After further review … You may have heard the story about coach John Scolinos before, but as we move into the MLB playoffs, I’m reminded of it as rule changes are contemplated.
Some 4,000 baseball coaches were in attendance at the Opryland Hotel in Nashville, Tennessee for their annual convention when one name, John Scolinos, kept resurfacing.
“Oh man,” said one, “I look forward to hearing him.” Coach Scolinos was 78 years old and had been retired from college after coaching for more than 40 years. As he shuffled onto the stage, he wore a string from which a full-sized, stark-white home plate hung around his neck. After speaking for about 20 minutes, the crowd began snickering about that home plate and thought Scolinos had perhaps forgotten he had it still hanging there.
Finally, he said, “You’re probably wondering why I’m wearing this home plate?” He didn’t wait for their answer, but continued, “I stand before you about what I’ve learned in my 78 years about home plate.”
Scolinos then asked, “How many Little League coaches are in the room?” Many hands went up.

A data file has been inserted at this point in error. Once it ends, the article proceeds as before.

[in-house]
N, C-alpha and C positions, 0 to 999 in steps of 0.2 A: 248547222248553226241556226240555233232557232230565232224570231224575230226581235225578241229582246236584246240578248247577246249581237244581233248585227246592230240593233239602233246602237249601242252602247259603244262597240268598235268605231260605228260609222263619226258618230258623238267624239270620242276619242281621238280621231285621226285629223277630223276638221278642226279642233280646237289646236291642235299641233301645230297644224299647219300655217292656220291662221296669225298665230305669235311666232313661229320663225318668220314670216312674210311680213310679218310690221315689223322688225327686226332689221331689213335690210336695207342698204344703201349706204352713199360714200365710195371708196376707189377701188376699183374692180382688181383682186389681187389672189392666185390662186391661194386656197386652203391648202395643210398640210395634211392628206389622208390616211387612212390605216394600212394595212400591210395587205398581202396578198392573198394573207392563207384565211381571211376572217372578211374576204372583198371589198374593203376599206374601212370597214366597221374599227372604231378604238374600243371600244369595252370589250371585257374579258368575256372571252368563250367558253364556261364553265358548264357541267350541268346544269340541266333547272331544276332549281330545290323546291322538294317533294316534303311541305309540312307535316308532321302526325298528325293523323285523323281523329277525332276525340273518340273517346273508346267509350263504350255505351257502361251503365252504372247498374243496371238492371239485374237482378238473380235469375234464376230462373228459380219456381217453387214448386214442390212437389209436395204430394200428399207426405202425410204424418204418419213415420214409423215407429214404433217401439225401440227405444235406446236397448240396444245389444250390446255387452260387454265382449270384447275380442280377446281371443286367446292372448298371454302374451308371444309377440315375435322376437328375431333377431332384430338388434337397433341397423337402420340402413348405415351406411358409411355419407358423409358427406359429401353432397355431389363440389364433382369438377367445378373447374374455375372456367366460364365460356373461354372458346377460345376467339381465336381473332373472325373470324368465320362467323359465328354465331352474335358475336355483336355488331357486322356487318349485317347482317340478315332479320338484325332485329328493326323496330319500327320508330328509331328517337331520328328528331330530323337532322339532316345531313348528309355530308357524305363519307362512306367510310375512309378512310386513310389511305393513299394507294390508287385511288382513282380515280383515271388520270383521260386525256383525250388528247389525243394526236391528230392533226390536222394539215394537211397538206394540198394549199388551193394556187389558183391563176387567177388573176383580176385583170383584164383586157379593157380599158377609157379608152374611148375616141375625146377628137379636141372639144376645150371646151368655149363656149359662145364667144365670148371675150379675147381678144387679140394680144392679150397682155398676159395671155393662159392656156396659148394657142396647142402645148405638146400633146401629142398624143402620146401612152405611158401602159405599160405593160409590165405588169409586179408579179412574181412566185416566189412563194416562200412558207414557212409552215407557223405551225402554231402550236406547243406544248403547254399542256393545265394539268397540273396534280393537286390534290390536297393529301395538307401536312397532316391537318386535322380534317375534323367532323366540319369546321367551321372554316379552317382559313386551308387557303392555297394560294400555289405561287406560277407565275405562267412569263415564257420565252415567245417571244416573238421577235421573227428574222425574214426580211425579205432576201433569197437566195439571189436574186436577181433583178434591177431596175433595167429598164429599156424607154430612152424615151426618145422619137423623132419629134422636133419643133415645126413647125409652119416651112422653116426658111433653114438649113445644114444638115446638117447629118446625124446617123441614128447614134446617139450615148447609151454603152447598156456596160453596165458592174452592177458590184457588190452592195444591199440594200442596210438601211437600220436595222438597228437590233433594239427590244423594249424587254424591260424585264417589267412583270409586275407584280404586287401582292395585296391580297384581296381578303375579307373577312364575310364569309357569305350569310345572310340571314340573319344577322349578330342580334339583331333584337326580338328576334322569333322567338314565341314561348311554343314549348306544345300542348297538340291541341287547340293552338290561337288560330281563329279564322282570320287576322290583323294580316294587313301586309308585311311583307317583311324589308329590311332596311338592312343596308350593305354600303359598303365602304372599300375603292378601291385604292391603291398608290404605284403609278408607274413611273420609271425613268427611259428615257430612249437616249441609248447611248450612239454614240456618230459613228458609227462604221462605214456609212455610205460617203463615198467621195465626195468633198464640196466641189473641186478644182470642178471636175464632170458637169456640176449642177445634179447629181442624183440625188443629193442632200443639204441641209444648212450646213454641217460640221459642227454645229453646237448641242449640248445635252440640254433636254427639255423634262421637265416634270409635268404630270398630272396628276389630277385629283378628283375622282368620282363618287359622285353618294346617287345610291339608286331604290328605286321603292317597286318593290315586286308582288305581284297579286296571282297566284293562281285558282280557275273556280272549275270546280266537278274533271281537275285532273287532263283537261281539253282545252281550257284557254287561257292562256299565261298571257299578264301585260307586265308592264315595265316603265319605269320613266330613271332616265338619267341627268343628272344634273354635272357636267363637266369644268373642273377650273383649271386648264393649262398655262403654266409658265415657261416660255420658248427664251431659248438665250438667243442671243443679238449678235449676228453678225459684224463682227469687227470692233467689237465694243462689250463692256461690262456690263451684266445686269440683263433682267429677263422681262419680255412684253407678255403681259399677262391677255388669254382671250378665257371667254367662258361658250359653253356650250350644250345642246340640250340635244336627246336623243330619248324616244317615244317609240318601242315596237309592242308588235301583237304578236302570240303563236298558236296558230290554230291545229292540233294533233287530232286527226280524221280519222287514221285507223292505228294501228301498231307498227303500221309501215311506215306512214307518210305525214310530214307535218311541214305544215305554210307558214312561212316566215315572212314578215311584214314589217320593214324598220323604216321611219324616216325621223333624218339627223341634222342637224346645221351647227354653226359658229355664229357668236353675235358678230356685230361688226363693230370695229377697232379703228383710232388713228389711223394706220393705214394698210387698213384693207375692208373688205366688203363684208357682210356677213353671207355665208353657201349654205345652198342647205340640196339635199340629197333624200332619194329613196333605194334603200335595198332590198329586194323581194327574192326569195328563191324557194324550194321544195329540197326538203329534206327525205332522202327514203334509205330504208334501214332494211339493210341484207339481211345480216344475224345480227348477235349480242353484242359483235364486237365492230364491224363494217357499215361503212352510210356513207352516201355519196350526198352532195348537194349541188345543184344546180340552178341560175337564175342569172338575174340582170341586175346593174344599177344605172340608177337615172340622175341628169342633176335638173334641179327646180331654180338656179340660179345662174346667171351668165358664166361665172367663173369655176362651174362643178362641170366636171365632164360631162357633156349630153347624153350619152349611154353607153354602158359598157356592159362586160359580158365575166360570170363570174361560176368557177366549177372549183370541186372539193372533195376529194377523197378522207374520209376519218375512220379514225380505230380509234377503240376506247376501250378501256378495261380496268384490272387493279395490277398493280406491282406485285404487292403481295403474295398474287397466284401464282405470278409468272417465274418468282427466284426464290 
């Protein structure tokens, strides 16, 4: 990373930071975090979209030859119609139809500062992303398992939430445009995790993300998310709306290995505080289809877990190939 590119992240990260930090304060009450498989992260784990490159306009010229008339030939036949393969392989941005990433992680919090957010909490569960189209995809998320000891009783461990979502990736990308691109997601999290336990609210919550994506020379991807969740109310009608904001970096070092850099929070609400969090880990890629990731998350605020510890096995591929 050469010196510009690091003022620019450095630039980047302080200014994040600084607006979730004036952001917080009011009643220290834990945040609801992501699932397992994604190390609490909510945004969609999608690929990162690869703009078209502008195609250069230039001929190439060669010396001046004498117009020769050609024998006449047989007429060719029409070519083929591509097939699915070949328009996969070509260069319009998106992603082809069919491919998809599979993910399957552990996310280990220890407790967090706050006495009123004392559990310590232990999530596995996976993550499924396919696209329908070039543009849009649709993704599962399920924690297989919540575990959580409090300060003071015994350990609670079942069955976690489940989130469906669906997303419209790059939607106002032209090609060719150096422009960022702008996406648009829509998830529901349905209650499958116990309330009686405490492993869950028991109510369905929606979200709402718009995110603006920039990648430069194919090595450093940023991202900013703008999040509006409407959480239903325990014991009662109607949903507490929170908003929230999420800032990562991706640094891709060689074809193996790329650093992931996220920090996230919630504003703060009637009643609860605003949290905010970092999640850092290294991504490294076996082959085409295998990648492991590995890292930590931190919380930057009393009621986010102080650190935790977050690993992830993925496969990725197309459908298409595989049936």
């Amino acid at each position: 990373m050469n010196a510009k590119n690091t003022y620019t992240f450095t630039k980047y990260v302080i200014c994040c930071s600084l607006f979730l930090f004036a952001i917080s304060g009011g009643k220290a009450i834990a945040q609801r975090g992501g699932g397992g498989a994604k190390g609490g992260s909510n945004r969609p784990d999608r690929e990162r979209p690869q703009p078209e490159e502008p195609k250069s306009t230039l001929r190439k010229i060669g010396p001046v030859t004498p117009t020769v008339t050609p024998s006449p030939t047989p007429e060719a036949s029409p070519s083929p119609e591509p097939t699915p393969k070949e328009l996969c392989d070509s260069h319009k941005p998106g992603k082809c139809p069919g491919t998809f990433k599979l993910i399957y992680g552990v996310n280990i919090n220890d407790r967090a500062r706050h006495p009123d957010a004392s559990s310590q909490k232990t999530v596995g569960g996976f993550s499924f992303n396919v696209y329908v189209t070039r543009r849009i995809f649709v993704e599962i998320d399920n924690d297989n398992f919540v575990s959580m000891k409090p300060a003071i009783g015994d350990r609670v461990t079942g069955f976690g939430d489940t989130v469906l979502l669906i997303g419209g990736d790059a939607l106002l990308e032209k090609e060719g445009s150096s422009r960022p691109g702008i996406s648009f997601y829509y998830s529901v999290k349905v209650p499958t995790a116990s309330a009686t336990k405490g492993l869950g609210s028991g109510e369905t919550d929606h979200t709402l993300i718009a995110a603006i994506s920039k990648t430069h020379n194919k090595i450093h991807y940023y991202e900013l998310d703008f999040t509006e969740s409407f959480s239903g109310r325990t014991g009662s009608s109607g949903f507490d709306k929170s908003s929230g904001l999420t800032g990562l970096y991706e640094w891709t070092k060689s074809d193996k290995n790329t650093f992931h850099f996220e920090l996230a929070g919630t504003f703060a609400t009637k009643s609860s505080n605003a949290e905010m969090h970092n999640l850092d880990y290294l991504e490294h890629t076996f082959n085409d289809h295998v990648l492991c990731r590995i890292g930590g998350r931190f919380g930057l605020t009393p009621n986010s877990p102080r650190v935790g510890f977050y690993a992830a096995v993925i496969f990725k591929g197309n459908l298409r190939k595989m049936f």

“And how wide is the home plate in Little League?” Someone shouted, “17 inches.”
“That’s right!” And then he said, “How many Babe Ruth coaches are here? How wide is that home plate?”
“17 inches” was shouted.
“How many high school coaches and how wide is that home plate?”
“17 inches,” came the answer.
“And those of you who coach in college?”
A prominent college coach said, “17.”
“And in our major leagues, it is 17 inches,” coach Scolinos shouted back.
“And what do they do with a big-league pitcher who can’t throw the ball over 17 inches? They send him to Pocatello! What they don’t say is ‘Ah, that’s OK, Jimmy. If you can’t hit 17 inches we’ll just widen the plate to 18 or 19 or 20 inches. Just let us know what you need.
“What do we do when our best player shows up late to practice? Or he gets caught drinking? Do we hold him accountable? Or do we change the rules to fit him? Do we widen the plate?”
The coaches were astounded to have come to a convention, perhaps to learn about curveballs and bunting and how to hold better practices, but learned something far more valuable – from an old man with a home plate strung around his neck. They were all learning something about themselves, and about their responsibilities as a leader.
Will you hold yourself accountable to those 17 inches in all that you do?
To see a video of coach John Scolinos’ presentation visit https://youtu.be/b78EF3cfZ-8
To contact Jim, go to www.jimtunney.com or email firstname.lastname@example.org. Jim’s Bobblehead is available for $30 but now comes with one free book from his website and free shipping.
Contributed by local news sources